Challenge #2: Managing Short-Notice Bookings with Custom Availability Settings

Up until recently, short notice bookings were a headache for us, and for our partners. Many captains required a certain amount of time to prepare for a trip – either to get their boat and gear ready or because they needed to travel to the marina or meeting point. However, the only way they could avoid getting a booking request for the very near future was manually blocking upcoming dates on a daily basis. For most busy captains, this just wasn’t feasible.

So, we created a custom availability setting for each individual listing, linked directly to its calendar. This lets each captain set their minimum short notice period (anything from the same day to a week in advance) and their booking window. Here, they can also let us know if they are unavailable by default, note how far in advance they are happy to get bookings for, or set a custom date range when they can be booked.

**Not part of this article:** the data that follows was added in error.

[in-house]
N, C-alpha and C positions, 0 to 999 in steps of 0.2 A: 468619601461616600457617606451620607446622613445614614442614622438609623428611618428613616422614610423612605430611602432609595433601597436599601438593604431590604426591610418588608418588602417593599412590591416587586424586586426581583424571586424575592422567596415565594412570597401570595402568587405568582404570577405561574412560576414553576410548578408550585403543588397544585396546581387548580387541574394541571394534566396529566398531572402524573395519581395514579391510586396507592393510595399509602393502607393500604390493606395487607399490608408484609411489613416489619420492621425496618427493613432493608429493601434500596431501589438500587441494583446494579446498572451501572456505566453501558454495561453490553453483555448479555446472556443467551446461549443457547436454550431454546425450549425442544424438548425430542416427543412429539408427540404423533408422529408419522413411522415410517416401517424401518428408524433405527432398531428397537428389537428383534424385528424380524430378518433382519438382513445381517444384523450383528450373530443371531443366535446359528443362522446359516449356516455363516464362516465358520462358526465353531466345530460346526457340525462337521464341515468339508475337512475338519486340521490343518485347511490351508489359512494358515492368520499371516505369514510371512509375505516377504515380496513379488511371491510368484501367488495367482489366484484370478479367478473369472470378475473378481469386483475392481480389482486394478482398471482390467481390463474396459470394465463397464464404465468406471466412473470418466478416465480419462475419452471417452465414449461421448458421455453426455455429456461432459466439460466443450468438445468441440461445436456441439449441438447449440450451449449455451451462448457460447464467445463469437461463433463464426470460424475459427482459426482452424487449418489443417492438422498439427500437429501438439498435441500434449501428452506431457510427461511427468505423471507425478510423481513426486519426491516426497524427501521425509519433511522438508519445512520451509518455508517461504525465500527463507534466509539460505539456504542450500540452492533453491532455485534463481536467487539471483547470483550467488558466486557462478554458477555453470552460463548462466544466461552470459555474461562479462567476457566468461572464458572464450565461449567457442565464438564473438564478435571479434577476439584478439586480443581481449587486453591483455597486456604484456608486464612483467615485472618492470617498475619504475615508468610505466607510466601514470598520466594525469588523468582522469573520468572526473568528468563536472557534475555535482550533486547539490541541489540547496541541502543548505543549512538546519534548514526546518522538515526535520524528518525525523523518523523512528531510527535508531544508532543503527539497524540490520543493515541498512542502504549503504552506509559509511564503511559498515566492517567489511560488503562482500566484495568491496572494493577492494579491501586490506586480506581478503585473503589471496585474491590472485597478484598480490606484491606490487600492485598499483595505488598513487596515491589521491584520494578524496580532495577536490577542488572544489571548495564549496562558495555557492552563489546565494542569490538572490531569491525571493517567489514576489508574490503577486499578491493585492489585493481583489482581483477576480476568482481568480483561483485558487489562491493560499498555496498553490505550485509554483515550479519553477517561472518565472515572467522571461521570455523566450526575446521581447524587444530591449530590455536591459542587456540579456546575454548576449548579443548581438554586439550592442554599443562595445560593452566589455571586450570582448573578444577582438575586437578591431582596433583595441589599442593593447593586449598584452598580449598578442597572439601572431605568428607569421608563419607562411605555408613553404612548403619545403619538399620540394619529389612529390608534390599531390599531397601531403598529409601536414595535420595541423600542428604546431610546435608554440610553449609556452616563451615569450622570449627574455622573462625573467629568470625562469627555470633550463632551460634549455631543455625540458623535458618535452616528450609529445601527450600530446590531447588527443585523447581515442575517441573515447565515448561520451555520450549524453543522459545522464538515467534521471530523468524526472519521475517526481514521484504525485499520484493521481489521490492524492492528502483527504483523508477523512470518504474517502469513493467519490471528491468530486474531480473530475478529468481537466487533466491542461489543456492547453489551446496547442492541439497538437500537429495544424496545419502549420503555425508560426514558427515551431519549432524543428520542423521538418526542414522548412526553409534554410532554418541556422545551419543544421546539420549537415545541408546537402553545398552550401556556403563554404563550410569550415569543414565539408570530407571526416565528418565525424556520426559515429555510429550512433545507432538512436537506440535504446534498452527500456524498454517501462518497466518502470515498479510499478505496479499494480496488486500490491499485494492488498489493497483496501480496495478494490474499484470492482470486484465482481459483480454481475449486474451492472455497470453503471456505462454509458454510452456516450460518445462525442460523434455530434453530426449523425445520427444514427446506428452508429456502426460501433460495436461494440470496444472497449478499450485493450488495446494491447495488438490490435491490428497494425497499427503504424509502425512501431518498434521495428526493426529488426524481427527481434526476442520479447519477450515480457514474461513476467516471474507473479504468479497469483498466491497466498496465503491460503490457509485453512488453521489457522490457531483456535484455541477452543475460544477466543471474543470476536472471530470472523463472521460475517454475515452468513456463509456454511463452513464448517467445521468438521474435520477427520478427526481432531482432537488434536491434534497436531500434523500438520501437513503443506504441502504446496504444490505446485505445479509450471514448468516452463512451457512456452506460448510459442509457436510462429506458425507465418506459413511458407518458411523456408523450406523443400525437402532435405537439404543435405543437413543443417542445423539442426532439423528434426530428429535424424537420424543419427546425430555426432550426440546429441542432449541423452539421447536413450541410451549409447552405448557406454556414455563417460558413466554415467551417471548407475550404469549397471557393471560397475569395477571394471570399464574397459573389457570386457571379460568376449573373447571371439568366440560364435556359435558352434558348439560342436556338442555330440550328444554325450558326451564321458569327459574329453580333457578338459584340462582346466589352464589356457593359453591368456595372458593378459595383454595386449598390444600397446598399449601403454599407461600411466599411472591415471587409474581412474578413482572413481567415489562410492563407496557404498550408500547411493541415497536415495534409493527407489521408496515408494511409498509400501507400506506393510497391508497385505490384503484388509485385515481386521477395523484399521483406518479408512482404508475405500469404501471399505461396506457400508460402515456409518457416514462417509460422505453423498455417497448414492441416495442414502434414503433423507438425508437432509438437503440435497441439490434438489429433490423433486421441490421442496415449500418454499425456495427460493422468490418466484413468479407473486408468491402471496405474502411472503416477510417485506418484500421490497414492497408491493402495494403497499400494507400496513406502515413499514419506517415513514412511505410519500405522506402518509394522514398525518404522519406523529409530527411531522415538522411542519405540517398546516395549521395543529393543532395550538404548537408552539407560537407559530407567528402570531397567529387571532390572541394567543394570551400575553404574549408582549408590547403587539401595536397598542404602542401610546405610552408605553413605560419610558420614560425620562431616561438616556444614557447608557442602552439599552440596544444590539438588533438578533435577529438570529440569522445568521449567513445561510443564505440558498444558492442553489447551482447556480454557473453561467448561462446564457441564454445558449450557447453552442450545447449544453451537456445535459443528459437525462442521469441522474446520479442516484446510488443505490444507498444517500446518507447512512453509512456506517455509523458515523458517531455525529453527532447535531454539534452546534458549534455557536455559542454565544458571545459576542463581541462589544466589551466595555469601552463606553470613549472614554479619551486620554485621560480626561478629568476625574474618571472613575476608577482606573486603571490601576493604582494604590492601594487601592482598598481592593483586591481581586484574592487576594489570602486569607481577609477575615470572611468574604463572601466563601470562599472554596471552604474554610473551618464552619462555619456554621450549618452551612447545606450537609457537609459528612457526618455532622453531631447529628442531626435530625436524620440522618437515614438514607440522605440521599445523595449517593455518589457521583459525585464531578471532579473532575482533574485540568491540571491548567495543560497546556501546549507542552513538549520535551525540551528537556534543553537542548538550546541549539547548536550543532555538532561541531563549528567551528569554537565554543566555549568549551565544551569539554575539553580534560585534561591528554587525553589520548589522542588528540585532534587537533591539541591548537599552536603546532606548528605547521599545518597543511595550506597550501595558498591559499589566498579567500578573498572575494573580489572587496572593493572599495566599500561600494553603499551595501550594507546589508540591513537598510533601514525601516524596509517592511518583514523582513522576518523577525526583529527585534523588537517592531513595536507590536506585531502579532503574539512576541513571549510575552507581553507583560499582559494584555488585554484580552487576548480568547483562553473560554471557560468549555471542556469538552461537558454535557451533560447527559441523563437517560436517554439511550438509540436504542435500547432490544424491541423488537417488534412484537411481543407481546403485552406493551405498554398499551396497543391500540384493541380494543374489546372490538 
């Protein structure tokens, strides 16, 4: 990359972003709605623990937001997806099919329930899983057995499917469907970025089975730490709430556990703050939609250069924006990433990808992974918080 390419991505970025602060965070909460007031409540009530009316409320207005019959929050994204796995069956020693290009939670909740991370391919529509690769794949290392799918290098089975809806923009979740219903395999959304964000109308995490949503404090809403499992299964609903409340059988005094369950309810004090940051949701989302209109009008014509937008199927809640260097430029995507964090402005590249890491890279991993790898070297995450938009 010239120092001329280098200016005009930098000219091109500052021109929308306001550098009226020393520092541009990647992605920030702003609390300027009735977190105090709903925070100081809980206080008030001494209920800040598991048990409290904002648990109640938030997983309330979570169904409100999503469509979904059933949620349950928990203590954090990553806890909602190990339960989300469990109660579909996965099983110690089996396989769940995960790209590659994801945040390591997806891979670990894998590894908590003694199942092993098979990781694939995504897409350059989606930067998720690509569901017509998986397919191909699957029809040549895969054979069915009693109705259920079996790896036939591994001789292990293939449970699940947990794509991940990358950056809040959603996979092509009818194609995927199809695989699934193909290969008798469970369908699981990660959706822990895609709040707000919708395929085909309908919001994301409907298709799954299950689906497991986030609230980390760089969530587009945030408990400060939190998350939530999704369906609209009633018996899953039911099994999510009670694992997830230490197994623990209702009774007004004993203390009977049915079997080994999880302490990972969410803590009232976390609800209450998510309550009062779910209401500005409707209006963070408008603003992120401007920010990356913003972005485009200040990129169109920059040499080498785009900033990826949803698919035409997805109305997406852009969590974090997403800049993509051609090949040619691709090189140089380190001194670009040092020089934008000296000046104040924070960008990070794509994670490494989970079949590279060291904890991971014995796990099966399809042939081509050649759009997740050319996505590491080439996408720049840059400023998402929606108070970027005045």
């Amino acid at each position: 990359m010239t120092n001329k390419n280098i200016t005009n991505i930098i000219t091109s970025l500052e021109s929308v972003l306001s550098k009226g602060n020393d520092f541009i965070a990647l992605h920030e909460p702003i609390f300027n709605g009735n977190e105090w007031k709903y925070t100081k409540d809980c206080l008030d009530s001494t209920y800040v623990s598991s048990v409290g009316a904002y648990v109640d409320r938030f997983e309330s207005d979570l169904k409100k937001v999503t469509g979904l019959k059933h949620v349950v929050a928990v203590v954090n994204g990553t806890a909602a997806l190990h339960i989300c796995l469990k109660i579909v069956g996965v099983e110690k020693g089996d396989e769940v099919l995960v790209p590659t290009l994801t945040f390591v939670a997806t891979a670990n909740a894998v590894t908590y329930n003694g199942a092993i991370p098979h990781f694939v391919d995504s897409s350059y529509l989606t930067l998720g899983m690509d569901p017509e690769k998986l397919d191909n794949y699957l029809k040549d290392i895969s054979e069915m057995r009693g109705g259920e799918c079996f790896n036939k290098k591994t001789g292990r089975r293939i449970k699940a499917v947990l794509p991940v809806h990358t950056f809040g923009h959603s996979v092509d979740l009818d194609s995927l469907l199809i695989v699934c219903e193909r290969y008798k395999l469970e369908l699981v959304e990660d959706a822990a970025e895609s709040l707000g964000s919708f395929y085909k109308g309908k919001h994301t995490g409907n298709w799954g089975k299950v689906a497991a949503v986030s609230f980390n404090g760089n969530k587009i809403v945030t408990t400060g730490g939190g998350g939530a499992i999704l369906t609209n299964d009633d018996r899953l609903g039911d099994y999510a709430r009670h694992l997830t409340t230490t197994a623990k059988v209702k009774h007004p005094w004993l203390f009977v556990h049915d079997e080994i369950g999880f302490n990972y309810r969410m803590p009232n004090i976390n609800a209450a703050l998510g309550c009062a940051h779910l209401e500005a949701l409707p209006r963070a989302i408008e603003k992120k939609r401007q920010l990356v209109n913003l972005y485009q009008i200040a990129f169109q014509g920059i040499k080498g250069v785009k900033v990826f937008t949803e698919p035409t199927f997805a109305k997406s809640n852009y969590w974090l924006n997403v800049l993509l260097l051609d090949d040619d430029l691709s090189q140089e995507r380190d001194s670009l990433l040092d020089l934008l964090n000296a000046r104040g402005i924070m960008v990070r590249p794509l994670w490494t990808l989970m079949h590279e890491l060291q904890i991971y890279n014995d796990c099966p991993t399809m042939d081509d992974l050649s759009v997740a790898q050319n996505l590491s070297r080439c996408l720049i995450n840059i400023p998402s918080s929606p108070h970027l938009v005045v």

Our captains operate in different time zones and trips can depart at any time of day. So, in order for our advance notice tool to function correctly, we realized we would need to update our availability cache every single hour. This had potential to slow our site down considerably – something we obviously wanted to avoid.

To solve this, we integrated the advance notice settings themselves into our cache’s calculation. If the listing’s notice period is set to one day, we’ll recalculate the data for the next 48 hours. If it’s set to 7 days, we’ll recalculate the data for 6-7 days from today. This way, we’re only looking at what could have changed since the last calculation, but we’re still maintaining accurate data.